In 2013, Daddy Yankee performed on his Prestige World Tour, touring several countries in Europe including, Spain, Germany, France and Italy. He has also toured in Colombia, Peru, Chile in to sold out audiences. In 2013 he released music videos of "El Amante" featuring J Alvarez, "Summertime" and "Noche de los Dos" featuring Natalia Jimenez, with millions of views on YouTube.

2013–15: King Daddy

On October 29, 2013, Daddy Yankee released a mixtape entitled "King Daddy", produced by Los De La Nazza (Musicologo & Menes), as part the Imperio Nazza Mixtapes series and was released as a digital-format only. The mixtape was made because of the high demand from the fans and is a return to his original reggaeton roots. It includes 11 tracks with collaborations from J Alvarez, Arcángel, Yandel, Farruko, and Divino. According to Ayala, "King Daddy" was recorded in two and a half weeks, because there was "a lot of inspiration". The song "La Rompe Carros" has garnered popularity among the public, but his hit single was "La Nueva y La Ex" which has been widely received all over South America, Europe, and North America. During a press conference earlier this year, Daddy Yankee announced the physical release of King Daddy scheduled for later this year with 3 or 4 bonus tracks for a total of 14 or 15 songs included.

From May 13 to June 22, 2014, Ayala performed on his King Daddy Tour, touring several cities in Europe. He has also toured in South and North American cities. In Spain, his concerts were on the 4º position in the box-office ranking, being the first Latin artist on the top 5 in this country, underneath Iron Maiden and The Rolling Stones, and over artists like Beyoncé, Miley Cyrus and Michael Bublé.[36]

On June 17, 2014 the single "Ora Por Mí" (Spanish for "Pray For Me") was released as part of the King Daddy's bonus tracks and uses the Scorpions' "Send Me An Angel" instrumental, with a rap sampler.[37] The official video for "Ora Por Mí" was released on June 24, 2014.[38] It was filmed in many locations in San Juan, Puerto Rico, and talks about Ayala's life and the dark side of fame. According to Ayala, it is the most personal song of his career.[39] On September 2, 2014, it was released another single called "Palabras Con Sentido" (Spanish for "Words With Sense"), which defends reggaeton and urban music of all the accusations of being a "society poison". Daddy Yankee expressed that all music has something good to give, and if his music is wrong, all them have to be censured, because people like Mao Tse Tung, Stalin, Hitler, Timothy McVeigh and "the murderer of the famous Beatle" listened to another genres and made horrible things to society. On his single, he also says that urban music gives work and also save lives, like his own, and the solution would be that churches have to remain, journalists have to tell the truth, artists have to have more inspiration, and the rich people have to help the poor ones.[40] On September 9, 2014 he released his first totally English single called "This Is Not A Love Song" featuring new rapper Duncan.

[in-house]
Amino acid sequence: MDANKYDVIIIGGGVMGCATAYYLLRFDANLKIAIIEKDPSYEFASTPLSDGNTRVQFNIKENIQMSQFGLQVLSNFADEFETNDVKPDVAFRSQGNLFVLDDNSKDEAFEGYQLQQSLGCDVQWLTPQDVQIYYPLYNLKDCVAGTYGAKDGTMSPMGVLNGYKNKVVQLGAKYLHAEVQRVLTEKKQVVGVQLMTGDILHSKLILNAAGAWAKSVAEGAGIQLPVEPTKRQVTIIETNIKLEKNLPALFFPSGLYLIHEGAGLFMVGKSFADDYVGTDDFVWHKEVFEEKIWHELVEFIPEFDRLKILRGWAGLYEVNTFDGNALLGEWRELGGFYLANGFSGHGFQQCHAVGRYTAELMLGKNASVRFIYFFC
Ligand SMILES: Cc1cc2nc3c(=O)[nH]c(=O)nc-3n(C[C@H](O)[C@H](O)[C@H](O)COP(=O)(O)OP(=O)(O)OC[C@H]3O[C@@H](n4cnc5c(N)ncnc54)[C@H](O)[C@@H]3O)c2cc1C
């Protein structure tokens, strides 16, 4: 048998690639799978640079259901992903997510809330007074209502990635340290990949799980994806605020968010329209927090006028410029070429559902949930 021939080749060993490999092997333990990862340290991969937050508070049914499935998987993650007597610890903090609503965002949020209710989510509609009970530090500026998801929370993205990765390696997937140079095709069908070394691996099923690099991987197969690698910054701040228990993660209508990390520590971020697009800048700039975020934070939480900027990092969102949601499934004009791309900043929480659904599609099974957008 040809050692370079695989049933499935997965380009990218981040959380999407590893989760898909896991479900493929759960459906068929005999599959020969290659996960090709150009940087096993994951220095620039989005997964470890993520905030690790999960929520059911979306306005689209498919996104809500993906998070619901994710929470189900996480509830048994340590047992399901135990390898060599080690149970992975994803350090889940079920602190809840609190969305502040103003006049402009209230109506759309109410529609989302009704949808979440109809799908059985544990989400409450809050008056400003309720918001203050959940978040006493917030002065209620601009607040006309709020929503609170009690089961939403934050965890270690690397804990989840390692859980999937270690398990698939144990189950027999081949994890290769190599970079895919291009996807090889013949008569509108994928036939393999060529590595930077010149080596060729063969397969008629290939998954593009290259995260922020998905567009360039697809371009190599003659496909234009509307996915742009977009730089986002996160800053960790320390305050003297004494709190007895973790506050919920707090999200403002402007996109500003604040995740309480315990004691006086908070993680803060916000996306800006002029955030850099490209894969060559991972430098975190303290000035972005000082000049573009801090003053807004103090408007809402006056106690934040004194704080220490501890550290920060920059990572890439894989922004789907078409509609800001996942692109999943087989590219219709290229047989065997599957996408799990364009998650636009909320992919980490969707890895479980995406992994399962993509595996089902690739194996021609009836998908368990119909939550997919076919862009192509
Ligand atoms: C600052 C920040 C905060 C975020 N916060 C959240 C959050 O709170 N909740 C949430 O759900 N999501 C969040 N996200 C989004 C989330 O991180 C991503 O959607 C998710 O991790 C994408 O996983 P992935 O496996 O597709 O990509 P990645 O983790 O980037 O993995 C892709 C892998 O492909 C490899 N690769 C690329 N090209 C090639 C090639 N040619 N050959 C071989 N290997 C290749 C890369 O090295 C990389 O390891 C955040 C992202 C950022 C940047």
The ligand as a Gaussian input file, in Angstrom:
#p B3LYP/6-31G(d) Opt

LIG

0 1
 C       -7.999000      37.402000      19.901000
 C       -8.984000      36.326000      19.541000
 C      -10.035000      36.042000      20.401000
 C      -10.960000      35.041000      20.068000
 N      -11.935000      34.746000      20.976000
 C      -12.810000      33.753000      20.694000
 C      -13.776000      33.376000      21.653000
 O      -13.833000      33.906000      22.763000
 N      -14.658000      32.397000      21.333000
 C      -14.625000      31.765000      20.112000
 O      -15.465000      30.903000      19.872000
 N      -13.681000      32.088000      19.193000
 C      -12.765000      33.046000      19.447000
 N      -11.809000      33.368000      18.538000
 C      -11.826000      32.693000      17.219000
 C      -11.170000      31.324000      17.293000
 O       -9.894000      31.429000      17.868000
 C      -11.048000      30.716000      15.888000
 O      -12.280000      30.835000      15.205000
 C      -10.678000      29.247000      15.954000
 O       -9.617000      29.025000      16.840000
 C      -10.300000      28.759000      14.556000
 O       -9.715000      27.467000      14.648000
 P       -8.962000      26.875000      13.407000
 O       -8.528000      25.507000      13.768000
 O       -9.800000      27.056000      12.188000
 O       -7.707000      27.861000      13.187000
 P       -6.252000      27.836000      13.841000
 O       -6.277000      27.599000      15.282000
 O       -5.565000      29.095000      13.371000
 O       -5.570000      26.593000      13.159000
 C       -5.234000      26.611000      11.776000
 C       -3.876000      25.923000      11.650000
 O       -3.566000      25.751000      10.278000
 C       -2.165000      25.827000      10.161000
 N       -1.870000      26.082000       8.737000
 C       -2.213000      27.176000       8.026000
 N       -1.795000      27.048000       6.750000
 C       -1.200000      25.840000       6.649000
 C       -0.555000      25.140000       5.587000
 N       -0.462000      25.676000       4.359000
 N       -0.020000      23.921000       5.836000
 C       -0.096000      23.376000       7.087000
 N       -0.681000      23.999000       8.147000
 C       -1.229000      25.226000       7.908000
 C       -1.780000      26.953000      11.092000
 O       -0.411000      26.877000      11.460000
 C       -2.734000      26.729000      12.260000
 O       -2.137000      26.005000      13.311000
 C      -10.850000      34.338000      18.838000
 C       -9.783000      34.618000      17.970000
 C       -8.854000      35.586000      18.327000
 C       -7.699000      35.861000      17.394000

On April 28, 2016, Daddy Yankee was awarded the "Industry Leader Award" during the 2016 Latin Billboard Awards.[41]

Film and other career projects

Ayala has negotiated promotional deals with several companies outside of the music industry, releasing merchandise under his name. In 2005, he became the first Latin artist to sign a deal with Reebok,[1] in order to produce accessories,[42] including the licensed clothing line "DY", which was released in 2006.[43] He also teamed up with the company to have his own shoes and sporting goods made, which were first distributed on May 23, 2006.[1] Reebok continued the partnership with the introduction of the Travel Trainer collection in July 2007. In August 2007, Pepsi began an advertising campaign titled "Puertas", in which Ayala is depicted returning to his youth by opening a series of doors.[44]